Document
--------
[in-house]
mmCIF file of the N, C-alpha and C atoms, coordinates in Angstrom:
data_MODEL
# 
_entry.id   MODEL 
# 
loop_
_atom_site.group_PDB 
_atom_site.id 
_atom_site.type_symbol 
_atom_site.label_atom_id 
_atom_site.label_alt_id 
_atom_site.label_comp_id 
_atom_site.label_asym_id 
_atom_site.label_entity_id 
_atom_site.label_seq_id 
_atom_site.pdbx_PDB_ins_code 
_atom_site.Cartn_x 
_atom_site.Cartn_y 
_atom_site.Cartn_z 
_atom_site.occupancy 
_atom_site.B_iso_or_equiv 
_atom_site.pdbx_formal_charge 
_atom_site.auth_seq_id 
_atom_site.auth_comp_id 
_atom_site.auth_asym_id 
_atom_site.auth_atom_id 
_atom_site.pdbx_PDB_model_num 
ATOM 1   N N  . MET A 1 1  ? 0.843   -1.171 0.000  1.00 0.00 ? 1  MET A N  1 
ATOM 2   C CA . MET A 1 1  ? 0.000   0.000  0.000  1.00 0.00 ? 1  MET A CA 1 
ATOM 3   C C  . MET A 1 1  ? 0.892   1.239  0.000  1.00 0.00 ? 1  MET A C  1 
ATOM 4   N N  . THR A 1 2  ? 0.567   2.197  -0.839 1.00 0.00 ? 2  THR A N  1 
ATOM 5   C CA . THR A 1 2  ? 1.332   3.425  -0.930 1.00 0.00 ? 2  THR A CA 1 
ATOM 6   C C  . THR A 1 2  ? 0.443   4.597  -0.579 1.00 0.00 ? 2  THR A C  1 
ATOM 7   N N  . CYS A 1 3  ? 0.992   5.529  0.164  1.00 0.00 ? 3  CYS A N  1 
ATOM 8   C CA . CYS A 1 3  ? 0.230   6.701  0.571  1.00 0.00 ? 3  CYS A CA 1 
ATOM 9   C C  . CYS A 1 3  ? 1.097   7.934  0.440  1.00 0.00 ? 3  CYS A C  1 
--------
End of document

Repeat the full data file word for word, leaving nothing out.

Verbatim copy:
[in-house]
mmCIF file of the N, C-alpha and C atoms, coordinates in Angstrom:
data_MODEL
# 
_entry.id   MODEL 
# 
loop_
_atom_site.group_PDB 
_atom_site.id 
_atom_site.type_symbol 
_atom_site.label_atom_id 
_atom_site.label_alt_id 
_atom_site.label_comp_id 
_atom_site.label_asym_id 
_atom_site.label_entity_id 
_atom_site.label_seq_id 
_atom_site.pdbx_PDB_ins_code 
_atom_site.Cartn_x 
_atom_site.Cartn_y 
_atom_site.Cartn_z 
_atom_site.occupancy 
_atom_site.B_iso_or_equiv 
_atom_site.pdbx_formal_charge 
_atom_site.auth_seq_id 
_atom_site.auth_comp_id 
_atom_site.auth_asym_id 
_atom_site.auth_atom_id 
_atom_site.pdbx_PDB_model_num 
ATOM 1   N N  . MET A 1 1  ? 0.843   -1.171 0.000  1.00 0.00 ? 1  MET A N  1 
ATOM 2   C CA . MET A 1 1  ? 0.000   0.000  0.000  1.00 0.00 ? 1  MET A CA 1 
ATOM 3   C C  . MET A 1 1  ? 0.892   1.239  0.000  1.00 0.00 ? 1  MET A C  1 
ATOM 4   N N  . THR A 1 2  ? 0.567   2.197  -0.839 1.00 0.00 ? 2  THR A N  1 
ATOM 5   C CA . THR A 1 2  ? 1.332   3.425  -0.930 1.00 0.00 ? 2  THR A CA 1 
ATOM 6   C C  . THR A 1 2  ? 0.443   4.597  -0.579 1.00 0.00 ? 2  THR A C  1 
ATOM 7   N N  . CYS A 1 3  ? 0.992   5.529  0.164  1.00 0.00 ? 3  CYS A N  1 
ATOM 8   C CA . CYS A 1 3  ? 0.230   6.701  0.571  1.00 0.00 ? 3  CYS A CA 1 
ATOM 9   C C  . CYS A 1 3  ? 1.097   7.934  0.440  1.00 0.00 ? 3  CYS A C  1 